Awards and recognition

The 1979 publication won a 1980 U.S. National Book Award, then known as the "American Book Awards",[1] in the category of General Reference Books—Paperback,[2] as the work was published direct to paperback.[citation needed][a] (This is why the tag, "American Book Award Winner!", appears on the book cover beginning with the second edition.[1])

Critical reception

As television reporter and critic Aaron Barnhart notes, Brooks and Marsh's work appeared alongside existing references by the acclaimed Erik Barnouw (Tube of Plenty) and by TV writer Les Brown of The New York Times (Encyclopedia of Television); despite these, The Complete Directory was "immediately hailed as the best of the bunch, more comprehensive and a more enjoyable read". Barnhart's praise is uniformly high, referring to it as "one of the seven wonders of show business", and noting that the comprehensive nature of the work is "a testament to the vision of [the] two men who [took] great pride in handcrafting American TV's greatest single reference guide, online or offline".[1]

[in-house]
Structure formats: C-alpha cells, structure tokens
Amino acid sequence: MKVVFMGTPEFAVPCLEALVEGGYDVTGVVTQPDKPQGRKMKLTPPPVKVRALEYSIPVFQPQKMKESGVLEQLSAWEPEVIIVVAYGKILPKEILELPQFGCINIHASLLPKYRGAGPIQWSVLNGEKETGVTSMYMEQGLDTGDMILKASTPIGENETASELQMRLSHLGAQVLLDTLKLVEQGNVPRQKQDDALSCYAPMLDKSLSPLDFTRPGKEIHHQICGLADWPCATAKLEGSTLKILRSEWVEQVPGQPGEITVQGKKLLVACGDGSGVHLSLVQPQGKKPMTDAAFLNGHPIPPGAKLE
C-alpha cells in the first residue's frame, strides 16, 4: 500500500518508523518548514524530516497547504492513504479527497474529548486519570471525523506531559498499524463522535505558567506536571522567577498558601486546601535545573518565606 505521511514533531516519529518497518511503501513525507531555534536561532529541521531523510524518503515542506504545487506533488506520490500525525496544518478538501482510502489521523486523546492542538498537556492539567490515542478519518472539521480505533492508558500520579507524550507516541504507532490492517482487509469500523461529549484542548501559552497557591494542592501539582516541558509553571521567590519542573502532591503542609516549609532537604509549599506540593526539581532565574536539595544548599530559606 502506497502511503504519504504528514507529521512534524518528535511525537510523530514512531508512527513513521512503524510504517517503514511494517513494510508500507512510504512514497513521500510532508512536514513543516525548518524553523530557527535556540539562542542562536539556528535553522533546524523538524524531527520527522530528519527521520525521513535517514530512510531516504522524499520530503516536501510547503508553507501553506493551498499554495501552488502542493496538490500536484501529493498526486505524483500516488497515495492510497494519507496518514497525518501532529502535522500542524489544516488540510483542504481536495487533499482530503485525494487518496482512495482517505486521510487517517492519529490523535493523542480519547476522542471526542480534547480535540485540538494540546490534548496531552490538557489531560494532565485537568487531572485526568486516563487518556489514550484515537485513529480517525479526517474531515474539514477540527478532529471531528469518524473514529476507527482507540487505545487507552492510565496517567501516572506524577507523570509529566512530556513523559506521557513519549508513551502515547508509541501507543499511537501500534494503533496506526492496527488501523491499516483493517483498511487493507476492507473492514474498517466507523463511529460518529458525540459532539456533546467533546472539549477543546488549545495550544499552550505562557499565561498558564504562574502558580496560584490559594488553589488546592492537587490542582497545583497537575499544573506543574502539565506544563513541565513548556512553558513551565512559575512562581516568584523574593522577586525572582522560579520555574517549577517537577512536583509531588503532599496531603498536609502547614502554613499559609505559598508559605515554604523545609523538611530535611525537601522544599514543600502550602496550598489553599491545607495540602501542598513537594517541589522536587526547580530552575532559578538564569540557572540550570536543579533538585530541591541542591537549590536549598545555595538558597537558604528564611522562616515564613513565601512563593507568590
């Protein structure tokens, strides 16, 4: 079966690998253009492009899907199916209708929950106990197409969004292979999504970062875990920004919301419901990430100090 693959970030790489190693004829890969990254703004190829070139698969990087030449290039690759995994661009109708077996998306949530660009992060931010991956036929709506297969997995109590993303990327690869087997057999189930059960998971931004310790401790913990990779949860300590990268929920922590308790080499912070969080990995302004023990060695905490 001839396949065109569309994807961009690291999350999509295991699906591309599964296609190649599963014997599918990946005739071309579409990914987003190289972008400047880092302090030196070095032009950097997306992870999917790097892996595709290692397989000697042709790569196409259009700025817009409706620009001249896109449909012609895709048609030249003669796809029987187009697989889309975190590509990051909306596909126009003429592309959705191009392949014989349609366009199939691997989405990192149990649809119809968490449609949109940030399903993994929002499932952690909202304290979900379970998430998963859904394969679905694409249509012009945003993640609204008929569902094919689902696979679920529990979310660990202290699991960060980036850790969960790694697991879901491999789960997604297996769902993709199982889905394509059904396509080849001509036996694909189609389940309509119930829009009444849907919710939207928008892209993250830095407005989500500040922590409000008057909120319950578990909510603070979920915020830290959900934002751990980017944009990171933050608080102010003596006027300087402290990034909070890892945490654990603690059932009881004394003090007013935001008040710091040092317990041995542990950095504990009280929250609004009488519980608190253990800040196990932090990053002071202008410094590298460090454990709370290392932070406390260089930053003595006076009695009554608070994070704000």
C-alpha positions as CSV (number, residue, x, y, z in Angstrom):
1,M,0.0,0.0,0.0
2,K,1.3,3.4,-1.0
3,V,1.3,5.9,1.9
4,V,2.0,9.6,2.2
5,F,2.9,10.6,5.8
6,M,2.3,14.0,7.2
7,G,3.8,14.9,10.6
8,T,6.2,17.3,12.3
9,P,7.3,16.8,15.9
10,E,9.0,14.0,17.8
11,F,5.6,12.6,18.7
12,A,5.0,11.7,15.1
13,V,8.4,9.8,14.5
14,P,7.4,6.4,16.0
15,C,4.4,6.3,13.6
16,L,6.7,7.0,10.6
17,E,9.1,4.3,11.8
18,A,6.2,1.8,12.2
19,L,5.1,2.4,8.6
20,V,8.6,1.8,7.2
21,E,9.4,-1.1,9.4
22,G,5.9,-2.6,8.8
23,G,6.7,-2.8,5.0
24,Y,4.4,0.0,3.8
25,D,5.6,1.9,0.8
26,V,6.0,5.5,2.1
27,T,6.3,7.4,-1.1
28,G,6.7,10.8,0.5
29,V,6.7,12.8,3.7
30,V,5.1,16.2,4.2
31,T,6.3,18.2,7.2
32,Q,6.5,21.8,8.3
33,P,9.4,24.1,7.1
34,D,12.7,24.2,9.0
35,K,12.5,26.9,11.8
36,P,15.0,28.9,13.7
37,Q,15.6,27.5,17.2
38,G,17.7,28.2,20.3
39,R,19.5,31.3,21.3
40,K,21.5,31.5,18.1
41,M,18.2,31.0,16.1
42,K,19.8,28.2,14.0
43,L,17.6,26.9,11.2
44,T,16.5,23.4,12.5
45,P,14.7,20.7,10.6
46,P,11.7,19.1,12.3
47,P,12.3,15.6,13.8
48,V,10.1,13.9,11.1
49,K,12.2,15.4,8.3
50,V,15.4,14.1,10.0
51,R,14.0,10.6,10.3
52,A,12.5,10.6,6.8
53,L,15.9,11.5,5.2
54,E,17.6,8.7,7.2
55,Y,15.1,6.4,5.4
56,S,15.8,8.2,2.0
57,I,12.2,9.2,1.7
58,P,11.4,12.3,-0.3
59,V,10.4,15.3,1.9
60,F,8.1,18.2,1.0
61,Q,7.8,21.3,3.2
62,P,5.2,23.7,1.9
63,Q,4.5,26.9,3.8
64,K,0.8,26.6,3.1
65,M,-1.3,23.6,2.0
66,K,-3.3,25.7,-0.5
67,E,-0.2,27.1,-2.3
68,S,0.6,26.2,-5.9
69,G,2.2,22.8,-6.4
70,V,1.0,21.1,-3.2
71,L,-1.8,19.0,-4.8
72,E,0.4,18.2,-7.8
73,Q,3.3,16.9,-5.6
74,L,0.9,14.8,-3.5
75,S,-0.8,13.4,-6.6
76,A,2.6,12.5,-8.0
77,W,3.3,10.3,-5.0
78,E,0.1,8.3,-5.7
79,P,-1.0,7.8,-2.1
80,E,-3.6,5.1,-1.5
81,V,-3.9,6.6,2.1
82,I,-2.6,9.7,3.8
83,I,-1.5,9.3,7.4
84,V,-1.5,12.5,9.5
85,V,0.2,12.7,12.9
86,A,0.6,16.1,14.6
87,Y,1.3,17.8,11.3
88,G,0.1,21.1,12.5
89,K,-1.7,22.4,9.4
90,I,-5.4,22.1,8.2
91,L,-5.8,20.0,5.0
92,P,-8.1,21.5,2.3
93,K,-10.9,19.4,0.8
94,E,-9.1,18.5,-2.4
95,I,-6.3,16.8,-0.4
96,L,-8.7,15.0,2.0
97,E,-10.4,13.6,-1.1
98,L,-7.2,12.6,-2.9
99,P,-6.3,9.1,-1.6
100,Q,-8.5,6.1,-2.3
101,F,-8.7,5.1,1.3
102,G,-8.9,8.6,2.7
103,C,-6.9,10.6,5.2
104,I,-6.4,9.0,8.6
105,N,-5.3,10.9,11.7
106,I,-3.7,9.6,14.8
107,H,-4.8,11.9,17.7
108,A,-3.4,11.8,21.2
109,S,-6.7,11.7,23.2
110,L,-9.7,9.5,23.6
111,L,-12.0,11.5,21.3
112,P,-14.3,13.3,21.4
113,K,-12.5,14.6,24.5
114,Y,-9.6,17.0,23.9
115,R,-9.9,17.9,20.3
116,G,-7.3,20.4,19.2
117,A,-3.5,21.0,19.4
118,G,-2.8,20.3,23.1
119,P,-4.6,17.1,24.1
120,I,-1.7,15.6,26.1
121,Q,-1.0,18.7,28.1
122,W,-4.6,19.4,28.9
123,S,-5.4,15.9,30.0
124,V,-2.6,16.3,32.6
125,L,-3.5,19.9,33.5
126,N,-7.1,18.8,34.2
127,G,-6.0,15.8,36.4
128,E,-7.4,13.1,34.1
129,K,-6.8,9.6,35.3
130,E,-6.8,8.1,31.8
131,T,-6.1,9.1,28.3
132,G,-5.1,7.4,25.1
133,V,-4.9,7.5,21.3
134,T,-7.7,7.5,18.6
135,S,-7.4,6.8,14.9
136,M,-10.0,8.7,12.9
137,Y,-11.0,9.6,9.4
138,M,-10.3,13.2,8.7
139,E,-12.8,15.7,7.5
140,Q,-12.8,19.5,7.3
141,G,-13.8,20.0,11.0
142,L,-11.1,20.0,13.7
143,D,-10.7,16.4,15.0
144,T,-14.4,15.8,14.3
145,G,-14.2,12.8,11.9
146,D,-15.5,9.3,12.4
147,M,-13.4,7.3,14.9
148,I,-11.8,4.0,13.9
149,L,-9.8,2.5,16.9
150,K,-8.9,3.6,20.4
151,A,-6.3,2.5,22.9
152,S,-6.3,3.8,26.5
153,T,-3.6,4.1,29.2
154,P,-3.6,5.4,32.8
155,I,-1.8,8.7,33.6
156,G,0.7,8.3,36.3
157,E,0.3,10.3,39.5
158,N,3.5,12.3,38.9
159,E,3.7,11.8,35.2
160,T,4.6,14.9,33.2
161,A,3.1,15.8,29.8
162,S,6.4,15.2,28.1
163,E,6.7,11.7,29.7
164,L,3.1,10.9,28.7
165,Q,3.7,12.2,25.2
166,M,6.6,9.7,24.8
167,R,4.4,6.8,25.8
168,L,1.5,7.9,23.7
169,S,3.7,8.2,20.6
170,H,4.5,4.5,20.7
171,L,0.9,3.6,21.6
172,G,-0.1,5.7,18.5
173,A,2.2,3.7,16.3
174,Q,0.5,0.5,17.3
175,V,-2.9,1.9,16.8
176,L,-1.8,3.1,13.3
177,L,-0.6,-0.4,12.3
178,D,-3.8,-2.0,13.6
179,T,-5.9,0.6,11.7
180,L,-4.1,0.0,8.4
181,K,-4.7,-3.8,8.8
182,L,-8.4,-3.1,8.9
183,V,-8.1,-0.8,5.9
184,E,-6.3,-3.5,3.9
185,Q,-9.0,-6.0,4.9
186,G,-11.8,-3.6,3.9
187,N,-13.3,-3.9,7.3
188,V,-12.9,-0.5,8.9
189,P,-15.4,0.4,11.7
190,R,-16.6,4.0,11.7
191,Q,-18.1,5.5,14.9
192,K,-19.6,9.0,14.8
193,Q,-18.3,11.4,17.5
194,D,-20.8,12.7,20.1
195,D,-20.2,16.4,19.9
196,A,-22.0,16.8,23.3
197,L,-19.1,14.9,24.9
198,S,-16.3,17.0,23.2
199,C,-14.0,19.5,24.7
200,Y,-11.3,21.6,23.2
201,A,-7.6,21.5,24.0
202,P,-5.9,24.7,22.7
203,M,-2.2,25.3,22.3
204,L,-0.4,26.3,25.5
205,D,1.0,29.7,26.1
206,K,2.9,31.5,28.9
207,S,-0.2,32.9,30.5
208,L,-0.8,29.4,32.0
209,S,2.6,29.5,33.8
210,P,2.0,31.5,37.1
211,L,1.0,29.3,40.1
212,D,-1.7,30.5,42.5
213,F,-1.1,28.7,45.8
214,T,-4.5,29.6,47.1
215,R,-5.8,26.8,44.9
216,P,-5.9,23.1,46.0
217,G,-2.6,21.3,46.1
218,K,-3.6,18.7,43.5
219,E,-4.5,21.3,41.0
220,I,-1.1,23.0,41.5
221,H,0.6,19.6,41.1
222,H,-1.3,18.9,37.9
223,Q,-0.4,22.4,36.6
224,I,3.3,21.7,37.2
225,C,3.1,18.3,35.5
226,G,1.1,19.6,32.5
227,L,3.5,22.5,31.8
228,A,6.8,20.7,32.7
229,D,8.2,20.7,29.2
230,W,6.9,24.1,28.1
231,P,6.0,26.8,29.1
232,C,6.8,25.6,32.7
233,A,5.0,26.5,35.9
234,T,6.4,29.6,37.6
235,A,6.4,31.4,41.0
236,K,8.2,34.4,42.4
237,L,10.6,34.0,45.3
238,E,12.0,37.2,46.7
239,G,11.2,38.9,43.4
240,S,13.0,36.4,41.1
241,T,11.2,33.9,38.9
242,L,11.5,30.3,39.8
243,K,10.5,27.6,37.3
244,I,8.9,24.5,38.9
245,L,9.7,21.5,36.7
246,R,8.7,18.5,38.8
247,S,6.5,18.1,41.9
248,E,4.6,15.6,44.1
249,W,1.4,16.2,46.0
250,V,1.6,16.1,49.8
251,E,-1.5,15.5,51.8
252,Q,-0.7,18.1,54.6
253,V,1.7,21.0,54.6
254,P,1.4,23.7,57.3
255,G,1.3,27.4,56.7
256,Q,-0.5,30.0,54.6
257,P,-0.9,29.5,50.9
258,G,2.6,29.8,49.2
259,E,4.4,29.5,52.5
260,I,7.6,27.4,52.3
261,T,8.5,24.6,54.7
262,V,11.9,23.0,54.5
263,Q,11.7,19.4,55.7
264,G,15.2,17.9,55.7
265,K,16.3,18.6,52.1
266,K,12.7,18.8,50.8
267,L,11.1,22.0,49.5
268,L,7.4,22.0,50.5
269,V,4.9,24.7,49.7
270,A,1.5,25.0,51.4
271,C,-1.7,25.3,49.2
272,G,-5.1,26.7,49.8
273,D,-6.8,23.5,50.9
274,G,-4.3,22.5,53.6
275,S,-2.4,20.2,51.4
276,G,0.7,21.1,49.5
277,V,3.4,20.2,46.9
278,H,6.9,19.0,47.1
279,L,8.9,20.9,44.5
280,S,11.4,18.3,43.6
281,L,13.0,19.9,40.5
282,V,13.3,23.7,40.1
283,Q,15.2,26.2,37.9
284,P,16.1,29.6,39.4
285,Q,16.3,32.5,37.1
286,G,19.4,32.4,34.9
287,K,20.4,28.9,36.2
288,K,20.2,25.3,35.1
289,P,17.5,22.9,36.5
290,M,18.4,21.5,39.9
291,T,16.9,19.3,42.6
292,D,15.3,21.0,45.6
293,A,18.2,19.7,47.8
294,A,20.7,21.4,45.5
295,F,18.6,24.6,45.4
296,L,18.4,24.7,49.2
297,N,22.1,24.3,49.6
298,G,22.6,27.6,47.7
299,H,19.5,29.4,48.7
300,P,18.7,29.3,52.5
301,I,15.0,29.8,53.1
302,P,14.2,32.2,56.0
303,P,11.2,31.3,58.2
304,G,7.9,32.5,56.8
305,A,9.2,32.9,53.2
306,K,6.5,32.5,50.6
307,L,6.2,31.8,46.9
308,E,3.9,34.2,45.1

According to the authors, the book is an attempt to list all commercially broadcast network series ever shown in the evening or nighttime hours (defined as 6:00 p.m. Eastern Standard Time or later) in the United States (i.e., prime time and the two hours preceding it).[citation needed] It also lists programs which were widely syndicated in the U.S., and, effective with the sixth edition in 1995, cable television series if, at the time they were aired, the cable network carrying them was available in at least 50% of U.S. homes.[citation needed]

Other criteria for inclusion from the original design of the book are:[verification needed]